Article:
GAZA CITY October 9 2011 — A dissident former Gaza militant Mohamed Abu Muailek, 26, has been freed by Hamas after being declared innocent of all charges against him.

But in a  video conversation conducted through Skype from Gaza, Abu Muailek indicated his life remains in danger.  He said prisoners held alongside him had given details of others accused of collaboration who had been released only to be “executed” later by militants.

Charges alleged against Abu Muailek had included espionage on behalf of the “enemy”, for which there is a mandatory death penalty. He had been held in a prison cell for two and a half years.

Abu Muailek is now recovering from his ordeal at an undisclosed location inside the Gaza Strip. He had been a member of a militant armed group that fired rockets into Israel, but later rejected its violent approach and sought to publicise his changed views.

The news of his release was first revealed on the website, which has campaigned for Abu Muailek’s freedom and declared him a ‘Dissident of Conscience’.  Campaigners for his freedom said the release of Abu Muailek was the result of extensive international pressure from major world icons including Archbishop Desmond Tutu.

His brother Yasser Abu Muailek, who lives in Germany, said the family in Gaza is worried that this verdict will “definitely not sit well” with some members of Al Qassam Brigades, the military arm of Hamas, or with its Internal Security unit.

“I believe Mohammed’s safety and well-being cannot be guaranteed as long as he’s inside the Gaza Strip,” said Yasser Abu Muailek. “We need to ensure he gets safe passage out of Gaza.”

In filmed comments last year on a BBC television programme, Yasser Abu Muailek revealed that death threats against his brother were made during an interrogation.  He said his brother had been warned that, even if he were ever set free, he would still be killed once he was outside prison.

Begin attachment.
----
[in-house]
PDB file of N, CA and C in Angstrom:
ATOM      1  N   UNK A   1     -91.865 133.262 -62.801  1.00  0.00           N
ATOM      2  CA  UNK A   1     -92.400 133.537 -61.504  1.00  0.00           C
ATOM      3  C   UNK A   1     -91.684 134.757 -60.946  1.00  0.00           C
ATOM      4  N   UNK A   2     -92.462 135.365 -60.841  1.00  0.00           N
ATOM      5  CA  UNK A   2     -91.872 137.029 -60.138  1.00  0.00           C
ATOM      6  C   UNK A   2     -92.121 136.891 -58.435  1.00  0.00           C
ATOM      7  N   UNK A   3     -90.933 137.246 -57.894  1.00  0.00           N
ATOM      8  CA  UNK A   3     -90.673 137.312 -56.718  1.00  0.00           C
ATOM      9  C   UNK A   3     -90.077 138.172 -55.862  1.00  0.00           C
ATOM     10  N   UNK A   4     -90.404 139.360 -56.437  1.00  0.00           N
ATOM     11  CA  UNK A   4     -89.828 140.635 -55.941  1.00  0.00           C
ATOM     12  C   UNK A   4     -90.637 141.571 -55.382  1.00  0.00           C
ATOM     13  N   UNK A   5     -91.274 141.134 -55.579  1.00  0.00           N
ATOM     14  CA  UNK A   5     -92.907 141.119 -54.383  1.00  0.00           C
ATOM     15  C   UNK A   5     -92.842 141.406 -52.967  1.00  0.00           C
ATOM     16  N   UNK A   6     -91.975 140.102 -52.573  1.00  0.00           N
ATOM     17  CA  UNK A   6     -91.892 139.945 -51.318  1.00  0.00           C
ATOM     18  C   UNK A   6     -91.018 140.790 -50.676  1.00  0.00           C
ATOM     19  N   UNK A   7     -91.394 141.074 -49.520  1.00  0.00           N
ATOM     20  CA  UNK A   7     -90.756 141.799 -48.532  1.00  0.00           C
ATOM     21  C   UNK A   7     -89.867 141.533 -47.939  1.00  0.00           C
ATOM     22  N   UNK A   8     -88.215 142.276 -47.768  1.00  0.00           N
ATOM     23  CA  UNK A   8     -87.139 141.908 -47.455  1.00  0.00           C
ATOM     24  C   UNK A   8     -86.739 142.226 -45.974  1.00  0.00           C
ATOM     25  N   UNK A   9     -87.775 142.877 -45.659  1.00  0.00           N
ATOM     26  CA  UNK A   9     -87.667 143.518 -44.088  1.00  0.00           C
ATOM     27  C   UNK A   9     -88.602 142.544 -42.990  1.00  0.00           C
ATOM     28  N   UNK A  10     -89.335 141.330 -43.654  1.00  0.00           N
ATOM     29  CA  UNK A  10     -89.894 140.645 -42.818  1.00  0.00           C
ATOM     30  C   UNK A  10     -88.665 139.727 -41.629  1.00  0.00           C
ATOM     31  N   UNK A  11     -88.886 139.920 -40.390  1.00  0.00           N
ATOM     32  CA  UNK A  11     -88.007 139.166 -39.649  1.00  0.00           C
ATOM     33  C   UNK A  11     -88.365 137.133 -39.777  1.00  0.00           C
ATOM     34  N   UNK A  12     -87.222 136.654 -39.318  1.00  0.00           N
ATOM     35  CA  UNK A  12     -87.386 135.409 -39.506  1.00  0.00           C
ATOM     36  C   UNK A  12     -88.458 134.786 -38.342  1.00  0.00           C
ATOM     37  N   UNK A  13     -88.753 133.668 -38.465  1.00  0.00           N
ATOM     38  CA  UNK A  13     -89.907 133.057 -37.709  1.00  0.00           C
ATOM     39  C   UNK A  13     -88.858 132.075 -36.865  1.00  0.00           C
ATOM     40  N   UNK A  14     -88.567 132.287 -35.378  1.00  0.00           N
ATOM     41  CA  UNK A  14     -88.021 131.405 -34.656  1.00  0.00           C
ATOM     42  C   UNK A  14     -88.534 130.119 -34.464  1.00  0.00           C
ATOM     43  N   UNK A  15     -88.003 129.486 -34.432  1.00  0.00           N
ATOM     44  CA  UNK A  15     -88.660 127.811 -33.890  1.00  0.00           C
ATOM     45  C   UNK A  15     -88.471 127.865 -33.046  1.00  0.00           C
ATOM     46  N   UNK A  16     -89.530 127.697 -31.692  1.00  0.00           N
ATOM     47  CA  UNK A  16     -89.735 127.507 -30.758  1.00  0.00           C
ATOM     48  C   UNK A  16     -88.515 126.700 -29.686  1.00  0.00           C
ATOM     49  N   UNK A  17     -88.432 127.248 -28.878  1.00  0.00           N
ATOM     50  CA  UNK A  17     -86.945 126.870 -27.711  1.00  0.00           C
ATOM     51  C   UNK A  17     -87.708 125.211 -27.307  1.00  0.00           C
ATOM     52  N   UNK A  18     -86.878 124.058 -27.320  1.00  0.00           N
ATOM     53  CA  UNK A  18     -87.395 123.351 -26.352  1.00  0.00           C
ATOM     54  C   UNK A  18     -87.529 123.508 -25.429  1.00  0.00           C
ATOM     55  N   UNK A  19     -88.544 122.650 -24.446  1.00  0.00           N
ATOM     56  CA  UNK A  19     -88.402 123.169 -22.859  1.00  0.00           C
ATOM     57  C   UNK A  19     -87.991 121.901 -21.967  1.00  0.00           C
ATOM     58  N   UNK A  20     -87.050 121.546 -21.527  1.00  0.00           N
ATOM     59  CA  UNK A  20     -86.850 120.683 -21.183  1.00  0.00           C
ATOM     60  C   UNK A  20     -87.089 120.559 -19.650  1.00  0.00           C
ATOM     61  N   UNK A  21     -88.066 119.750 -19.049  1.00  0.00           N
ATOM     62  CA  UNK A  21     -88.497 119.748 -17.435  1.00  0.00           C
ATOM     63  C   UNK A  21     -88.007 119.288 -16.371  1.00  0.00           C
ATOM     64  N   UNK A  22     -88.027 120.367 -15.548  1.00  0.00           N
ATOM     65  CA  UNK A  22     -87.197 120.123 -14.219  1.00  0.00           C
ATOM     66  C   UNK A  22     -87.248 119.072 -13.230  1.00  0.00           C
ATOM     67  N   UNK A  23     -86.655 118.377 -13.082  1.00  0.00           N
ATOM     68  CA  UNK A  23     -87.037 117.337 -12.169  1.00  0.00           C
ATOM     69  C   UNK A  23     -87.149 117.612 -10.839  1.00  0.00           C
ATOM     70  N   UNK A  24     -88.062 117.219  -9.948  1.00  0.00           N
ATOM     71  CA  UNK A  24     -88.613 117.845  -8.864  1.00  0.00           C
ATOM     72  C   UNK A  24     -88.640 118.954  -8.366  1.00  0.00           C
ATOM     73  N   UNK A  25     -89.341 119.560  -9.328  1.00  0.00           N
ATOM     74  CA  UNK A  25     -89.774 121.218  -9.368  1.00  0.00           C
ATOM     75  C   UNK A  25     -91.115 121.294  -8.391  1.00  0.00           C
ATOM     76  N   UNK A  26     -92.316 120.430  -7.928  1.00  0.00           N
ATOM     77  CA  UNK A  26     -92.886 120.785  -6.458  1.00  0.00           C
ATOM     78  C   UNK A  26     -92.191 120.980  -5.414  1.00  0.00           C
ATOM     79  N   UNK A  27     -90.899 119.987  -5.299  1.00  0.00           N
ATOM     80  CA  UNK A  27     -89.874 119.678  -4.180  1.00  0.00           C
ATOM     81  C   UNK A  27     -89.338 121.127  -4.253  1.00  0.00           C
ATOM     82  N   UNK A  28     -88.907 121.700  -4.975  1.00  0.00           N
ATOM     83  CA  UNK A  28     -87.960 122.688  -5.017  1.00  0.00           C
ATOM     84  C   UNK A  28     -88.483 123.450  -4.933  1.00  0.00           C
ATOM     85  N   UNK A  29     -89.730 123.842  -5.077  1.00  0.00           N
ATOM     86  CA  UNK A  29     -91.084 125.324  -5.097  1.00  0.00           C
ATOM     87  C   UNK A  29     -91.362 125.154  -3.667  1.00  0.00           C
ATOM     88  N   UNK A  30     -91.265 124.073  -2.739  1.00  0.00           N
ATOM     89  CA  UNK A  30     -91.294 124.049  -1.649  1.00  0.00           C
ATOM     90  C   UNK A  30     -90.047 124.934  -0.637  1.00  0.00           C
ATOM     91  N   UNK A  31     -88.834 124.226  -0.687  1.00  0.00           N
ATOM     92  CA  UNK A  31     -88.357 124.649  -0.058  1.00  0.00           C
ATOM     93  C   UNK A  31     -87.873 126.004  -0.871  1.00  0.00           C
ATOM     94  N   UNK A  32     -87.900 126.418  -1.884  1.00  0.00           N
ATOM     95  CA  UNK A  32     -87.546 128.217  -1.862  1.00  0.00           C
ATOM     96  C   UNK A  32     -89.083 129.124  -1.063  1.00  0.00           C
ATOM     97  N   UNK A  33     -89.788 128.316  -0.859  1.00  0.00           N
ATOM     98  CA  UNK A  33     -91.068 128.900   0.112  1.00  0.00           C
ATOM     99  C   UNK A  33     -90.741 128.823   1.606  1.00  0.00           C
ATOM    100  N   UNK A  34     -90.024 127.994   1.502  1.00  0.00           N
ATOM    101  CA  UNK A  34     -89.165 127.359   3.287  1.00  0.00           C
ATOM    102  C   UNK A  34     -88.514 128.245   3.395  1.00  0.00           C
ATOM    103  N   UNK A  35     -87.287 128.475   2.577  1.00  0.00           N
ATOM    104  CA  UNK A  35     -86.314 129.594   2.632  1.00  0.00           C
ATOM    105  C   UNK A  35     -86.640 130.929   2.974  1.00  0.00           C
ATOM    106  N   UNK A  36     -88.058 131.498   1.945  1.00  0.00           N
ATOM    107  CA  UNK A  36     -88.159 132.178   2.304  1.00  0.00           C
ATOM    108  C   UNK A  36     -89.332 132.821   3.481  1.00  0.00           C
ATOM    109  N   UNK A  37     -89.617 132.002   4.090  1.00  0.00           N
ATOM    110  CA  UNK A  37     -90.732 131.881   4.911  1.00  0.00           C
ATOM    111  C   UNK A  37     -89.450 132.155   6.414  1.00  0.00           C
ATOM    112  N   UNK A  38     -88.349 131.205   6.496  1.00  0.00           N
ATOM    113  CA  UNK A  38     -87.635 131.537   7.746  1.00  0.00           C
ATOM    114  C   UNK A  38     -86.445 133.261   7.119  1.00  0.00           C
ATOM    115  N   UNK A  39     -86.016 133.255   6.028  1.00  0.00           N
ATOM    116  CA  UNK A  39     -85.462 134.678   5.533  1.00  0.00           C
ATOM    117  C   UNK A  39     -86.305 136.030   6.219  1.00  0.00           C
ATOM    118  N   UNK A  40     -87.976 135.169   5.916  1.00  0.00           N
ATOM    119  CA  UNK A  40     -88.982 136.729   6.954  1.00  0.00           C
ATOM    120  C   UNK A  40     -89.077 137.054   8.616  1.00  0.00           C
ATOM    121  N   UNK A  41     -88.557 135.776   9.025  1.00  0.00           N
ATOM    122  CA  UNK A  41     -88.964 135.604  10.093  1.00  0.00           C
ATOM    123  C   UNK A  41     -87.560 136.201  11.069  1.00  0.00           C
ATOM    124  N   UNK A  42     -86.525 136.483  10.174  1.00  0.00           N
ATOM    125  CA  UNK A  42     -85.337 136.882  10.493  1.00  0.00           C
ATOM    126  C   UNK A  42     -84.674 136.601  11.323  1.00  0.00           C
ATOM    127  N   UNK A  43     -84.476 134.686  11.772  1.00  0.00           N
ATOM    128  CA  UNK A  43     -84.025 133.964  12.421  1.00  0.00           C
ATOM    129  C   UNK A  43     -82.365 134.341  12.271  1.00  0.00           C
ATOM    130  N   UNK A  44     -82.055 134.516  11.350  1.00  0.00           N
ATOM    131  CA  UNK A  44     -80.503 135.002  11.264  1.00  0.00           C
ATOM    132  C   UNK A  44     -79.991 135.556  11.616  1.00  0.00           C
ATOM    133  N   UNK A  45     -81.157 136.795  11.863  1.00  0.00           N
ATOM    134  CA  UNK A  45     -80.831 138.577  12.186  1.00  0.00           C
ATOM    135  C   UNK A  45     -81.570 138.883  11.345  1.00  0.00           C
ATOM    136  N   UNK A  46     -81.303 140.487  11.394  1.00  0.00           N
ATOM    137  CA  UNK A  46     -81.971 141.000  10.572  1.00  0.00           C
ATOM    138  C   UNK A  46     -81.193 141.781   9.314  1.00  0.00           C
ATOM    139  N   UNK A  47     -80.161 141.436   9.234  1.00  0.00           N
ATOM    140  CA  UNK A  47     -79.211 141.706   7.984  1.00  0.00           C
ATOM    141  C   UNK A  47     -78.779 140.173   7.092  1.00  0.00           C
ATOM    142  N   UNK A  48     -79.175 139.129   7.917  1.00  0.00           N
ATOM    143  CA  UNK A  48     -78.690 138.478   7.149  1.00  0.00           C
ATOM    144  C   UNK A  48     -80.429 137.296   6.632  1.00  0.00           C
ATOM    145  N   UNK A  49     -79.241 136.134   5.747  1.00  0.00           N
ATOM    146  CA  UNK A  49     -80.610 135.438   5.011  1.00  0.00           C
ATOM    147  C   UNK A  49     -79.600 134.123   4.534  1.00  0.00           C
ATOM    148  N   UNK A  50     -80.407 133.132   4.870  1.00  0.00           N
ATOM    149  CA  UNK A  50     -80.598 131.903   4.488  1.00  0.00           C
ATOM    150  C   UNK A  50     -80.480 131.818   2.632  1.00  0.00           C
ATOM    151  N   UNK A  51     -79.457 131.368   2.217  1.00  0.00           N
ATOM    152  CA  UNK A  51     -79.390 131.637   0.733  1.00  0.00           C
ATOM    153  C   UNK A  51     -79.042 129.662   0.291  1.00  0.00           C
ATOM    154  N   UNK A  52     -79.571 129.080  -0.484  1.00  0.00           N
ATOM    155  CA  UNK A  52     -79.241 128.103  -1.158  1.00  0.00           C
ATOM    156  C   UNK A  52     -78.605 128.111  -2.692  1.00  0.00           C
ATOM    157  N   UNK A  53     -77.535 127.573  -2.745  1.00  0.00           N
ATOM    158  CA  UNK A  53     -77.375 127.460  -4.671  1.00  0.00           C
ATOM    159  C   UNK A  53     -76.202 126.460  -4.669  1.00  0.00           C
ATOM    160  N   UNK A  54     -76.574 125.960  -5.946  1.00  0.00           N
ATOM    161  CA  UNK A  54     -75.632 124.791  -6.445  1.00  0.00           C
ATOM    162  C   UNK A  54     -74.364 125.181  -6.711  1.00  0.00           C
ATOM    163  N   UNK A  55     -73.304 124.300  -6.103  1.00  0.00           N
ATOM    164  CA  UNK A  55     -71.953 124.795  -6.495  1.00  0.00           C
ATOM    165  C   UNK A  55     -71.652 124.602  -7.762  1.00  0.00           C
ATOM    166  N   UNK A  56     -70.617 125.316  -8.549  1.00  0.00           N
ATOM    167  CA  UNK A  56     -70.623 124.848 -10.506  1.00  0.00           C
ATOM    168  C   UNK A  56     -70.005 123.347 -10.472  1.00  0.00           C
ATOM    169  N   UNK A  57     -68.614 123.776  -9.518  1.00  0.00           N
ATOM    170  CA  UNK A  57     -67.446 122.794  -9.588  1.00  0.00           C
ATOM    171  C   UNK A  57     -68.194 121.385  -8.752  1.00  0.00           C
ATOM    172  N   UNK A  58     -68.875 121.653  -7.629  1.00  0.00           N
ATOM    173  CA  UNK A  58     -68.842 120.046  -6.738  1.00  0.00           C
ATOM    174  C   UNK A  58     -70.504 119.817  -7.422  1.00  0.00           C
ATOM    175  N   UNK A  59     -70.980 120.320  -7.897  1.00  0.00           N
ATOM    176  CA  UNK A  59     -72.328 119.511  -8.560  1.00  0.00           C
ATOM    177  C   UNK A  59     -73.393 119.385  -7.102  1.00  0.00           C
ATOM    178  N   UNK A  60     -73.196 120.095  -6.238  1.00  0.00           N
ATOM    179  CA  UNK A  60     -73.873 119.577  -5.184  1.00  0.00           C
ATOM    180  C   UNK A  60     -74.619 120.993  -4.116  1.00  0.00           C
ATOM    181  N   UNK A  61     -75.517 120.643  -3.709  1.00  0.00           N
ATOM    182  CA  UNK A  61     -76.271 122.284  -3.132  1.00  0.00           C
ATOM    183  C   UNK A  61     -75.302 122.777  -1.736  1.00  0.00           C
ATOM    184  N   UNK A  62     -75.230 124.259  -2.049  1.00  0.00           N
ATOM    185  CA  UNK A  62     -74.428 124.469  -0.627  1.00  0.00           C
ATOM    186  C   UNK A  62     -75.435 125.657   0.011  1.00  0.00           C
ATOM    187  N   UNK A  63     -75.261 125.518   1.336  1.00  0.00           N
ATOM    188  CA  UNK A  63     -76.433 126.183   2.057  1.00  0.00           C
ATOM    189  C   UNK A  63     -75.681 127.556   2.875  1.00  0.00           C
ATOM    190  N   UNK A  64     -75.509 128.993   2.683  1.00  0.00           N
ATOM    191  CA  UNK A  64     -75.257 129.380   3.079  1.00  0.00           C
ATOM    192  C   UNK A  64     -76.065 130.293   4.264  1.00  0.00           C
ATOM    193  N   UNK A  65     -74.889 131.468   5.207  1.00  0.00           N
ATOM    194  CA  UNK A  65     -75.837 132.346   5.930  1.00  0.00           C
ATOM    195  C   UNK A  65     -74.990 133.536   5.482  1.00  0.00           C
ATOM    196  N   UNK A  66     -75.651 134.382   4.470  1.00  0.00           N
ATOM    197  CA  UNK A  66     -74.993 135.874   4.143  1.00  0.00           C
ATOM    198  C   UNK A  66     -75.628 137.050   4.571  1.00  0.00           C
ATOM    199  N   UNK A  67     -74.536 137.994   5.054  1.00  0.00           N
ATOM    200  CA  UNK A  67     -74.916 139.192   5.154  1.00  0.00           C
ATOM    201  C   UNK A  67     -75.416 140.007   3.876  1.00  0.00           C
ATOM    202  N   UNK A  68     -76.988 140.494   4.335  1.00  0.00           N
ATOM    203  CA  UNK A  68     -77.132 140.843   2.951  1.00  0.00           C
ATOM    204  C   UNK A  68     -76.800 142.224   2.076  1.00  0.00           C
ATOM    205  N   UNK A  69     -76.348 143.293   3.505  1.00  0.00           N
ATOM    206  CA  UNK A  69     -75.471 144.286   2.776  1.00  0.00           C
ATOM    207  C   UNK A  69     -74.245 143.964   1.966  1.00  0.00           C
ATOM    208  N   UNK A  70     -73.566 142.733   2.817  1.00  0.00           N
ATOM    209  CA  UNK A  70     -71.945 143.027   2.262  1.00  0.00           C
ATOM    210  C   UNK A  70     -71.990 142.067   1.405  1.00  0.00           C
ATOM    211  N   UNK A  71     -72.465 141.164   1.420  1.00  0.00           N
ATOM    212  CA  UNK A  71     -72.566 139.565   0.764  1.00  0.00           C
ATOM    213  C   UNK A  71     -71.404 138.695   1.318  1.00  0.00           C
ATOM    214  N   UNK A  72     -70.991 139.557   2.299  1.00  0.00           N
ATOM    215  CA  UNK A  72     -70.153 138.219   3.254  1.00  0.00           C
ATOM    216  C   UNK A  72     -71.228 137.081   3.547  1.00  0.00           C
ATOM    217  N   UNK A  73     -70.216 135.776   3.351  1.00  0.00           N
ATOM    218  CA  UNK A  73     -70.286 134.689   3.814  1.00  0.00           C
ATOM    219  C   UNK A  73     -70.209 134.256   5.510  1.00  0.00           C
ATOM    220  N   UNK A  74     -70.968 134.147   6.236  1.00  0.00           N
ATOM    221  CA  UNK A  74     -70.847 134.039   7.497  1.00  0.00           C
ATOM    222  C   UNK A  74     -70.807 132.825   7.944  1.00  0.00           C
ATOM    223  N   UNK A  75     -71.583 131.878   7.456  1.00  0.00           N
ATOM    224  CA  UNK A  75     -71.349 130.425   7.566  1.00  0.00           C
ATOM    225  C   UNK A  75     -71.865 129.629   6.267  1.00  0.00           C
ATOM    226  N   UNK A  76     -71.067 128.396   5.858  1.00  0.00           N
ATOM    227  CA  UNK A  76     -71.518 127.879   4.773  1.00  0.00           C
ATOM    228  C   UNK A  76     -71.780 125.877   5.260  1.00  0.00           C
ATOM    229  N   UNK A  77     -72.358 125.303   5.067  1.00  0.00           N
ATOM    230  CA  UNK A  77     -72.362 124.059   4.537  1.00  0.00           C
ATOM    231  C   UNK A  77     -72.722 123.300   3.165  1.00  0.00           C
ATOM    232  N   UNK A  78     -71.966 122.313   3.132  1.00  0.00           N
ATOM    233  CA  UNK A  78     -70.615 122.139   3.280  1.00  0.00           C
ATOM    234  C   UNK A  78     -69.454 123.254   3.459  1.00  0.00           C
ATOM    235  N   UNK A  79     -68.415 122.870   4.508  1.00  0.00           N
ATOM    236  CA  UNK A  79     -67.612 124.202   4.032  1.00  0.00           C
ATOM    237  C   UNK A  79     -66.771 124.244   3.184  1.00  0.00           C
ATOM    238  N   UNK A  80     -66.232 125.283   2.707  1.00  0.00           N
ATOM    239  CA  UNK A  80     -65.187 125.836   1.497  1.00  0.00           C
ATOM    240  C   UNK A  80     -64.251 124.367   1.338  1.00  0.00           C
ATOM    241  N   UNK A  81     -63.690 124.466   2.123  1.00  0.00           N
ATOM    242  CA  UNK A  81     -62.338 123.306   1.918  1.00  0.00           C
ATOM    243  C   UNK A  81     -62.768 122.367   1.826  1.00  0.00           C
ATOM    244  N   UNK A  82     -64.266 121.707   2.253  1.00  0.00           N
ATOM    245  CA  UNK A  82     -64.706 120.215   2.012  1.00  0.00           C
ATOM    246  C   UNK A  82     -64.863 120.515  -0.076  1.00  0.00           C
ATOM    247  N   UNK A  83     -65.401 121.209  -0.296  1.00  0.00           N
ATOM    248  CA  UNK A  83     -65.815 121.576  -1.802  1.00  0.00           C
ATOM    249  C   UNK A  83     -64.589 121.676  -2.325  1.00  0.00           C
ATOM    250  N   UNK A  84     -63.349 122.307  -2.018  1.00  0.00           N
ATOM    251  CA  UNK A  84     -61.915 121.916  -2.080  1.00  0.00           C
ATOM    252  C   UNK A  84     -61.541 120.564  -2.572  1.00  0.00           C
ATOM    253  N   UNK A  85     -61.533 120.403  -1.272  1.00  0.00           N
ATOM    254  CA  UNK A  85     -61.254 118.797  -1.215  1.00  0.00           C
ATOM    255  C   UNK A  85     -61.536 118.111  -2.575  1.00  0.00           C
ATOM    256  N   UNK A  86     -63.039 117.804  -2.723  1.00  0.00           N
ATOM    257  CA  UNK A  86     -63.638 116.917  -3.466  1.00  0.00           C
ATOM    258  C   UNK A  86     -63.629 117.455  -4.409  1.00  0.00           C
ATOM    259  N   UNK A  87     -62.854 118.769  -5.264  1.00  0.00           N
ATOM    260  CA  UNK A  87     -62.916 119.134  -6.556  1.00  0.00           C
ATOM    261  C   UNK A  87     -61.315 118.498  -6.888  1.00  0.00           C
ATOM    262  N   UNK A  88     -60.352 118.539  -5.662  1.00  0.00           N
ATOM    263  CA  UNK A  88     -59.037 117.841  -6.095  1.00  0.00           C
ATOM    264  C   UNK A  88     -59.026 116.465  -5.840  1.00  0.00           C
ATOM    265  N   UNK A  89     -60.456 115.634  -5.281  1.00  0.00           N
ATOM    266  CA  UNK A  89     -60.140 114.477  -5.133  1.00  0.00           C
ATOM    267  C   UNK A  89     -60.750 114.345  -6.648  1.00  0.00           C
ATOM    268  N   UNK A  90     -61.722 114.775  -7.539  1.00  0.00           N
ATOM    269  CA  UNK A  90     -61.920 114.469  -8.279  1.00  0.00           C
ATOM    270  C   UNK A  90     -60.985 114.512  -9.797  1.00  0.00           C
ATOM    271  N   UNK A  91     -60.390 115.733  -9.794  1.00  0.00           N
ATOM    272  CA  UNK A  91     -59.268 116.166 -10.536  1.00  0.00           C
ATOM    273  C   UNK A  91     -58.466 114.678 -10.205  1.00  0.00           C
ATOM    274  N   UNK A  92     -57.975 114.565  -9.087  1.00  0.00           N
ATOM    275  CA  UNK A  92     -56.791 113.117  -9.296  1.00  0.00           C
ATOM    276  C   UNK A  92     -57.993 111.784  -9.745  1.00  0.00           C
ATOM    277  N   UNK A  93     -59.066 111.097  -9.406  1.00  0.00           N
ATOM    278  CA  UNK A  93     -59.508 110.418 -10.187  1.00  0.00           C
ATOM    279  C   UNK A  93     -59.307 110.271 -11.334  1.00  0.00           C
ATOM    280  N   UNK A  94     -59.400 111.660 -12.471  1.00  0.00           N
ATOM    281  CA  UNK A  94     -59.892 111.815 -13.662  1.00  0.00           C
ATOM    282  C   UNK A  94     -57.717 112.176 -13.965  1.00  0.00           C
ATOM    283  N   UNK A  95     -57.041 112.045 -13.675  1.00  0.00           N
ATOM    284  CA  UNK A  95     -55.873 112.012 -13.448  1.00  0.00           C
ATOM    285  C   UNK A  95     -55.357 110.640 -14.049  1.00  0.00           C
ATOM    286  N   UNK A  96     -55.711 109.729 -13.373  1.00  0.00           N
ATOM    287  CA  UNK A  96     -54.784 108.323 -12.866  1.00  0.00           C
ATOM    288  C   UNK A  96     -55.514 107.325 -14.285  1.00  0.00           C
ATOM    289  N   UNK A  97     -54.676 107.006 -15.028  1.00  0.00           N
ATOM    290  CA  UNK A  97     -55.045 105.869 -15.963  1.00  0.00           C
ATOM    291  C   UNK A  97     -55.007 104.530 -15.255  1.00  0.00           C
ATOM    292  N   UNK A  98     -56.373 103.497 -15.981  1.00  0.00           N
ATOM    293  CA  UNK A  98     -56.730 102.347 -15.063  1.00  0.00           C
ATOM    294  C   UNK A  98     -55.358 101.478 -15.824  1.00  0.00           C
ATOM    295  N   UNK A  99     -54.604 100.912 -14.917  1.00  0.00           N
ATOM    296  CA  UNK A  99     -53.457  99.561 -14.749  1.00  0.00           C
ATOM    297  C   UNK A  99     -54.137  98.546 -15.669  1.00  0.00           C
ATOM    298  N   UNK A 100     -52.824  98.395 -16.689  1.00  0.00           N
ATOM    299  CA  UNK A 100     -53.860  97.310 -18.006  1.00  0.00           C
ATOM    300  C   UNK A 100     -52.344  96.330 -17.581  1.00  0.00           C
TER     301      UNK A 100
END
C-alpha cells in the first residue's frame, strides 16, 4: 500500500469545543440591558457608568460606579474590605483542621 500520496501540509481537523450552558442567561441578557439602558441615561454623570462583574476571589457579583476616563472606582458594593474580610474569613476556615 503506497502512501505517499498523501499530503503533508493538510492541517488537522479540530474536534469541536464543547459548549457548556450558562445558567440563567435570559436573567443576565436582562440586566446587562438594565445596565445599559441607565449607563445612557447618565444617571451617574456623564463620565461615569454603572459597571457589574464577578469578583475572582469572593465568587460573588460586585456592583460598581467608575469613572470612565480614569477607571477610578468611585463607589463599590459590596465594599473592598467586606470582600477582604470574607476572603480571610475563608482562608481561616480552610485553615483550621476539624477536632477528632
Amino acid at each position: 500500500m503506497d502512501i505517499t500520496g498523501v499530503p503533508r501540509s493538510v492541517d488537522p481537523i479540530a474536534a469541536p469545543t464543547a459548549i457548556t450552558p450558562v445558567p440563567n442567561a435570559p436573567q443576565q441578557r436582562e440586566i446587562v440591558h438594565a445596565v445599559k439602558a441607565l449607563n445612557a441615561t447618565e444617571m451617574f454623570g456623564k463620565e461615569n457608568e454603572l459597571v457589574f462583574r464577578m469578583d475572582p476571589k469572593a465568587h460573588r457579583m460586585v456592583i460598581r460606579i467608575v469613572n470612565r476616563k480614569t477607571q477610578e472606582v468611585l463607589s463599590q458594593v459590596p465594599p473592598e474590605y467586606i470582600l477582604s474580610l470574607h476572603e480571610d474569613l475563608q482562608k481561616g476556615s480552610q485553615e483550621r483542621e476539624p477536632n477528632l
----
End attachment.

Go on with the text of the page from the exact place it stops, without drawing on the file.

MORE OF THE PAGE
Mohamed Abu Muailek was released three days after a military court found him not guilty of any crime. The military prosecutor has told Abu Muailek’s lawyers that he will not appeal the verdict.  So far Abu Muailek is barred from leaving the Gaza Strip.

Abu Muailek was detained in April 2009, and for the next two months was held incommunicado in a secret detention centre run by Hamas Internal Security, where he was allegedly tortured.  He then spent more than two years in a national prison, making periodic visits to a military tribunal.

The military judges and the military prosecution are employed by the same grouping in the Gaza Strip – Hamas’s Internal Security, a division of the Hamas Ministry of Interior and Security.

The security services of the Palestinian Authority (PA) were forcibly overthrown by Hamas gunmen in four days of fighting in June 2007.  The Palestinian Authority, run by PA president Mahmoud Abbas in Ramallah, has declared the security takeover illegal but is unable to exert any control inside the Gaza Strip.

Amnesty International, Archbishop Desmond Tutu, former United Nations Special Rapporteur for Human Rights in the Palestinian Territories Professor John Dugard, British Member of Parliament Lord David Steel and others had made appeals to Hamas for Abu Muailek’s release or had expressed deep concern at his treatment.